At West Kidlington, we have six trained Anti-Bullying Ambassadors. It is their role to work with both staff and children to reduce bullying at West Kidlington Primary School. They do this by sharing ideas with Senior Leaders about what children think will continue to promote positive behaviour and discourage poor behaviour. They also work to communicate key anti-bullying messages, direct/signpost children to appropriate support if they feel that they might be being bullied and contribute to the organisation of Anti-Bullying Week.
Early Intervention Work
As a support to this behaviour policy, additional provision(s) can be put in place (as per individual and family support plans) to help staff, children and families with improving individual children’s behaviour.
Our Home-School Link Worker (who is also a member of the school’s Specialist Safeguarding Team), works closely with the Senior Leadership Team, SENDCo, class teachers, social care and other external agencies to coordinate bespoke support for both children and families. Our weekly Parent Café provides opportunities for families to talk to our HSLW about successes/worries and is also a source of personal development for parents as a result of visits by adult learning providers, the school nurse and others. We also offer Family Links training and work with agencies like Clear Sky (a local play therapy provider) to address issues that may underlie extraordinary or anti-social behaviour.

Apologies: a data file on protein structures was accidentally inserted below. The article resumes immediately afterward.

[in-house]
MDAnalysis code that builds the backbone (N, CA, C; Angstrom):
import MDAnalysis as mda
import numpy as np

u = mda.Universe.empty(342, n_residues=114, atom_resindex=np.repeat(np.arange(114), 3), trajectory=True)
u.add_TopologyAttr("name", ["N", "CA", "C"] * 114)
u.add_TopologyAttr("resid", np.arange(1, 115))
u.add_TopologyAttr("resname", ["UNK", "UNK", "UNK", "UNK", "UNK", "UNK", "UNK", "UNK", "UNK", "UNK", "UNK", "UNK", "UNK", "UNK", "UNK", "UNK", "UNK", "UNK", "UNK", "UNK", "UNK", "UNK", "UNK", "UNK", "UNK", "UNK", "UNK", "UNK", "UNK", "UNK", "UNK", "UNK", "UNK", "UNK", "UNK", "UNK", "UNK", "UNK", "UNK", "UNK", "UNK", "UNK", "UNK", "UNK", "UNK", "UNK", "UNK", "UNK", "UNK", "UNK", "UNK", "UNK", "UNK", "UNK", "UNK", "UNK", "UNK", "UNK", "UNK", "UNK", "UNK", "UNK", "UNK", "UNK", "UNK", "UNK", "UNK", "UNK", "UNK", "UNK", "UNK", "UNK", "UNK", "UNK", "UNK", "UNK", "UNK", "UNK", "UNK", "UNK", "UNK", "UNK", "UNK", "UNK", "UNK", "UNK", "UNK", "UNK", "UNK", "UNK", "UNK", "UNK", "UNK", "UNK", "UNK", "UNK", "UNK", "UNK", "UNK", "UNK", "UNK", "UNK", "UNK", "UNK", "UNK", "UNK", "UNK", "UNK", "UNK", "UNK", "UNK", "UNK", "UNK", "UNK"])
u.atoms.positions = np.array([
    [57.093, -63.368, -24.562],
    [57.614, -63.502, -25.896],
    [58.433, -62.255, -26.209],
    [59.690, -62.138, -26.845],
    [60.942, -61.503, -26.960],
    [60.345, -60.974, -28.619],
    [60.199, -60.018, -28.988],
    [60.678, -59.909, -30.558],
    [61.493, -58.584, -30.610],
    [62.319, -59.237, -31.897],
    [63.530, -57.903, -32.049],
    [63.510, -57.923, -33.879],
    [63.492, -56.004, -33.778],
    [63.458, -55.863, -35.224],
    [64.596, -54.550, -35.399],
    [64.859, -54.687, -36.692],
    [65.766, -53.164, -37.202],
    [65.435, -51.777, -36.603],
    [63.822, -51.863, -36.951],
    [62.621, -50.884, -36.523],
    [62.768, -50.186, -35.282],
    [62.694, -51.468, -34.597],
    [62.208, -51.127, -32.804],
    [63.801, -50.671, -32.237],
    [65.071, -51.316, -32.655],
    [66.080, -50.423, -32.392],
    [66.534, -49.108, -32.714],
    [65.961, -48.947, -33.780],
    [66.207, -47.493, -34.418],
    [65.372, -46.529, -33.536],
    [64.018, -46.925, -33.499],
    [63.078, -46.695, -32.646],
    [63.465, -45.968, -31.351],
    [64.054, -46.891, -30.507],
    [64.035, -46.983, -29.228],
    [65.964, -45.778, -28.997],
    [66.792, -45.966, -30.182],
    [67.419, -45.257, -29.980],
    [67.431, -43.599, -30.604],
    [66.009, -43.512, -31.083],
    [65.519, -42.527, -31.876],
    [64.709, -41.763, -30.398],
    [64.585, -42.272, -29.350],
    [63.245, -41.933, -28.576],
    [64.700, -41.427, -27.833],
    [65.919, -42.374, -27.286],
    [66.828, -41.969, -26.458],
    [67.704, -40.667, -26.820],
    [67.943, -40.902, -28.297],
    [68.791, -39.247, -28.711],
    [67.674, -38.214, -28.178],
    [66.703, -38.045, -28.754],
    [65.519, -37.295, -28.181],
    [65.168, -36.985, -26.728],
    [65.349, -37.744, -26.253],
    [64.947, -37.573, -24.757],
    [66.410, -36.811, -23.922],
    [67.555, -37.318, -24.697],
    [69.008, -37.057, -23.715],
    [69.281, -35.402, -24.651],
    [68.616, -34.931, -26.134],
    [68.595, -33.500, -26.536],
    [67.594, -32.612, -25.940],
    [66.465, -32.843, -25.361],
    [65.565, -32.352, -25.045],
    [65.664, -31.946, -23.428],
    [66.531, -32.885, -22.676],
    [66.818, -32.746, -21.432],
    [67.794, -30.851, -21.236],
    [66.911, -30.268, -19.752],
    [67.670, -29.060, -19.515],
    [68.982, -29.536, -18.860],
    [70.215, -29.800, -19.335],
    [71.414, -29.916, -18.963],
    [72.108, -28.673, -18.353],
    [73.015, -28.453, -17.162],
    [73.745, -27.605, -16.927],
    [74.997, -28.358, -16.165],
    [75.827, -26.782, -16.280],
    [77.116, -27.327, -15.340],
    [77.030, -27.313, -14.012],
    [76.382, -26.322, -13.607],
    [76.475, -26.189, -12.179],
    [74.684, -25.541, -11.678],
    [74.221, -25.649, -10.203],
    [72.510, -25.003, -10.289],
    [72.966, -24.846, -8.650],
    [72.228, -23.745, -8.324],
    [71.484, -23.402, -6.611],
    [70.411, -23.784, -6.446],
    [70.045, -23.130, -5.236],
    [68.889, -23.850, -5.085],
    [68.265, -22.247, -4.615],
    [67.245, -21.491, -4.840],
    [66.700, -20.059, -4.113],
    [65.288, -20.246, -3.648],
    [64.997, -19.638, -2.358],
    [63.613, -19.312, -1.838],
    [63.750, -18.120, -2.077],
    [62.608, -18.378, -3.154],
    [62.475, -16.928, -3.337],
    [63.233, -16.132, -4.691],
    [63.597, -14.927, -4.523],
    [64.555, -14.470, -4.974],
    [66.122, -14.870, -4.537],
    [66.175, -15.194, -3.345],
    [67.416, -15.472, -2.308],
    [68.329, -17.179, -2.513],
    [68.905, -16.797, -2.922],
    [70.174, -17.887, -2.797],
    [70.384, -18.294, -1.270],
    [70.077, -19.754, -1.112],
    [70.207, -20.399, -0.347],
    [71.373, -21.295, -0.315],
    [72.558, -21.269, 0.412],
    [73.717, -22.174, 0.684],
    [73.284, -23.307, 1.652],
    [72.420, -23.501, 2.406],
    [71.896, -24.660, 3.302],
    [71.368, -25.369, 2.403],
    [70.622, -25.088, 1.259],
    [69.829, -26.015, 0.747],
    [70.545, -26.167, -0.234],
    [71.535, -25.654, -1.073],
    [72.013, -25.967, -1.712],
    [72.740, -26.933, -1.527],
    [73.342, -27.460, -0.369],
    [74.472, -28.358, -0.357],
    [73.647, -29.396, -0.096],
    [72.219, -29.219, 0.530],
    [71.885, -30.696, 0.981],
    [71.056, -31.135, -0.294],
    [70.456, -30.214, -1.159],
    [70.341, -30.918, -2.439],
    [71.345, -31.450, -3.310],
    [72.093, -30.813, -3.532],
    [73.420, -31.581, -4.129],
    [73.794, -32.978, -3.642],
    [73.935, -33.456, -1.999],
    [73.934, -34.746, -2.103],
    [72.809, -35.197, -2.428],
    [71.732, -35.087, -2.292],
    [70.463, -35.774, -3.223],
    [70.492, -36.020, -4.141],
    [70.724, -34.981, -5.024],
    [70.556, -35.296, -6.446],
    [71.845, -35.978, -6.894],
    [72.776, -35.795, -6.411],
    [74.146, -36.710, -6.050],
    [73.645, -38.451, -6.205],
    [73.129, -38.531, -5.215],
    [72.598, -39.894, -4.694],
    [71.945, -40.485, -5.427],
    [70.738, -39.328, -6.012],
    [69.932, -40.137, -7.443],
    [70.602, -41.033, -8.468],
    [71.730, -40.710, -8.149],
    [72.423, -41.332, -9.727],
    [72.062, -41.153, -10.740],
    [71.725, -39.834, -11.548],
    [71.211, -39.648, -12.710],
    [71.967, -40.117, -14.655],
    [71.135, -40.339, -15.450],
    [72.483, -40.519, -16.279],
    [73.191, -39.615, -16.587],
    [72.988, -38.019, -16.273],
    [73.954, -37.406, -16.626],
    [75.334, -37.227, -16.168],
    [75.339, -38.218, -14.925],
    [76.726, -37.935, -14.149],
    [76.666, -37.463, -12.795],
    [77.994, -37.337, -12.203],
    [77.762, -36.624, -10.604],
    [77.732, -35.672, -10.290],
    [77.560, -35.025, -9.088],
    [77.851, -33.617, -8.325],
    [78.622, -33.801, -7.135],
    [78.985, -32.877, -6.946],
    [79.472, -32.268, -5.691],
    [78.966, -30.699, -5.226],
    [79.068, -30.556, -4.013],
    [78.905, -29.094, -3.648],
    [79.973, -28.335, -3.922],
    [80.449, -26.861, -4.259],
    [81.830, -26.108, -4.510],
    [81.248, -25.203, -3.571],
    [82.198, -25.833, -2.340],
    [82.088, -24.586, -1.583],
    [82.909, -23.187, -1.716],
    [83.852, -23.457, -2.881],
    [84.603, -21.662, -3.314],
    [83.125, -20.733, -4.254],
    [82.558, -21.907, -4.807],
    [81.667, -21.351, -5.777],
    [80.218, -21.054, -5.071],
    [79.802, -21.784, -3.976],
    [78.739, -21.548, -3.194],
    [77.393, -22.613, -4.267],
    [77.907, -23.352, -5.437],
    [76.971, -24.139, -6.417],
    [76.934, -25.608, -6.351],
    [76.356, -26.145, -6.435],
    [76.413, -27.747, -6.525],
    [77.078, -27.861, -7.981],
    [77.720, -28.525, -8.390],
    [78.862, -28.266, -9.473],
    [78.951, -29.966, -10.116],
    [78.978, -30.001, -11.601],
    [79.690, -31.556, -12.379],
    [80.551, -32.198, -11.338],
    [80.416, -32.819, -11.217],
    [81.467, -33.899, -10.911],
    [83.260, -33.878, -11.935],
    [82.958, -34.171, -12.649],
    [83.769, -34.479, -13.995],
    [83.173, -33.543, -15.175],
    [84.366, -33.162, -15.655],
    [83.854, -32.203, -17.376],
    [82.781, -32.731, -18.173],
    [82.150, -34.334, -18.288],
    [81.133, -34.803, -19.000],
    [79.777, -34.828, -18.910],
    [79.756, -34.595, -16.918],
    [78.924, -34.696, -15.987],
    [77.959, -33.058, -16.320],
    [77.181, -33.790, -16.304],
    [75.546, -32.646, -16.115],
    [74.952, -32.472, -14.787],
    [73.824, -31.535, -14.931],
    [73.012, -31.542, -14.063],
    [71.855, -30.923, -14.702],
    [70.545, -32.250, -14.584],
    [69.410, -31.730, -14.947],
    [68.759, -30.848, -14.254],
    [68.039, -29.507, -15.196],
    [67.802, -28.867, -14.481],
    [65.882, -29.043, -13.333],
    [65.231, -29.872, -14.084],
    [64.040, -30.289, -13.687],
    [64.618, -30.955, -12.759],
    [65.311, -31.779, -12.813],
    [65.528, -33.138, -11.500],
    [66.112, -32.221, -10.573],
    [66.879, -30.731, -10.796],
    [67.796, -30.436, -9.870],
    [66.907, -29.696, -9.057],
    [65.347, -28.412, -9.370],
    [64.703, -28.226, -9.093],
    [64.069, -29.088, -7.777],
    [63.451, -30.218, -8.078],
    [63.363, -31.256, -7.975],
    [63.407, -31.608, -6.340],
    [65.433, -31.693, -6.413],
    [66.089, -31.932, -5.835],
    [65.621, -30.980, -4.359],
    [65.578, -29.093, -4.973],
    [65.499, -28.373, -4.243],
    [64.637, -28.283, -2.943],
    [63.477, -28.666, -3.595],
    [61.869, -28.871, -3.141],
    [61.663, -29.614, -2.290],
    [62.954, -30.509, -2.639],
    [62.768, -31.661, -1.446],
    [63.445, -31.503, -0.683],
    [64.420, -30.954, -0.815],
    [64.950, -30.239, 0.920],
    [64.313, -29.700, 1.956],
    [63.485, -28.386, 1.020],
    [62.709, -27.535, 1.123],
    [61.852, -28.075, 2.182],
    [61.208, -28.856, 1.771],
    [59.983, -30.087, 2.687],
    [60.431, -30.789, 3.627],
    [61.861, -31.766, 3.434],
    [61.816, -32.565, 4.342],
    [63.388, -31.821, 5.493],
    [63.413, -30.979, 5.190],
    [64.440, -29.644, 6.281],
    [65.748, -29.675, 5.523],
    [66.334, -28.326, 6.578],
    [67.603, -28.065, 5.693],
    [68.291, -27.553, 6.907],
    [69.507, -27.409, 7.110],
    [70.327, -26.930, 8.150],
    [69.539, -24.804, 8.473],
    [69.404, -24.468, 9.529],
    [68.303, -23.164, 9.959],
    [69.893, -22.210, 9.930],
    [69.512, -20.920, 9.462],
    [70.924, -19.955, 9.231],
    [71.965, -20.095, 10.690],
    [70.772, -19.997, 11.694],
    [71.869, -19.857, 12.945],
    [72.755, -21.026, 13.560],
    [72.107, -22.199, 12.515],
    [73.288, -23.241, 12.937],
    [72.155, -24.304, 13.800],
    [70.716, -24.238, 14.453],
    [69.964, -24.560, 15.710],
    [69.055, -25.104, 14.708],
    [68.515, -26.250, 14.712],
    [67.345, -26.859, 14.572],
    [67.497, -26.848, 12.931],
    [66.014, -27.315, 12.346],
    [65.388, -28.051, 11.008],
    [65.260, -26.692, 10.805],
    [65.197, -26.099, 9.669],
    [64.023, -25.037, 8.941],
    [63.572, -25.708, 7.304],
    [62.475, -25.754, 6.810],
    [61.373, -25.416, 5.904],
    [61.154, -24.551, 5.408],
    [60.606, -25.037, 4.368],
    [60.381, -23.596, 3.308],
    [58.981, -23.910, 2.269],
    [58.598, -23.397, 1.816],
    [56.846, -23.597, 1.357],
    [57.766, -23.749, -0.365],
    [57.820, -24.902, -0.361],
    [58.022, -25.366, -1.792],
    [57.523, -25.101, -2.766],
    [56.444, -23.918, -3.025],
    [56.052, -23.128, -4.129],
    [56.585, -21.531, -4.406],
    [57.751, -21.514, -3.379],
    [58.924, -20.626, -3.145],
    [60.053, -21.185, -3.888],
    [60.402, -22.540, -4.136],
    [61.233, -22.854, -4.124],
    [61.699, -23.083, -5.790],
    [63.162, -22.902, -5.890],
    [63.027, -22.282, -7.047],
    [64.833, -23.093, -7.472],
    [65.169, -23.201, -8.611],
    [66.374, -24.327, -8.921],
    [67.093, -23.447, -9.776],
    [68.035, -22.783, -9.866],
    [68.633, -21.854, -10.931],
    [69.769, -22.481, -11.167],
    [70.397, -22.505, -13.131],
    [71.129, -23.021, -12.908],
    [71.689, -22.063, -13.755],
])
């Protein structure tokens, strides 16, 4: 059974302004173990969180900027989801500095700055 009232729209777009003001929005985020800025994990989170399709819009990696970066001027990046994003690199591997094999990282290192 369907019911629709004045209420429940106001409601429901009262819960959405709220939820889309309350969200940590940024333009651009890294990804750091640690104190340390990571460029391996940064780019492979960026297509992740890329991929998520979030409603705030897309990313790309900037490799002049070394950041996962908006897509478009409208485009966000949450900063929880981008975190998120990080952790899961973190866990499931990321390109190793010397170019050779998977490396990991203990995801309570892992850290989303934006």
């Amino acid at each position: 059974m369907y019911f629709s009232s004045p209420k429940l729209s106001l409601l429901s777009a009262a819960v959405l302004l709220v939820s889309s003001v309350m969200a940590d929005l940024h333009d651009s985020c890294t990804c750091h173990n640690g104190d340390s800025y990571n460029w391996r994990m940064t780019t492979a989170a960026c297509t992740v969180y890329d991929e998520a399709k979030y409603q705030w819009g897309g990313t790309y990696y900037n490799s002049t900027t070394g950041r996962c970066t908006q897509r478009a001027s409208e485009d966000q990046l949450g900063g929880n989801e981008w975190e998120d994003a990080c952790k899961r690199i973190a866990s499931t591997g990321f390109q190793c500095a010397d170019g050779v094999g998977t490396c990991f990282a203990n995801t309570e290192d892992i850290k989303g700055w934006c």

In addition to our HSLW, we have a behaviour specialist who is also on the school’s Specialist Safeguarding Team. She works closely with the Senior Leadership Team, SENDCo, class teachers, social care and other external agencies to coordinate bespoke support specifically for children.
Appendix 1 – Behaviour Incident Form
Appendix 3 – PSP paperwork
Appendix 4 – Pyramid of consequences for poor choices during learning time
A copy of this policy can be downloaded here: Positive Behaviour Policy June 2017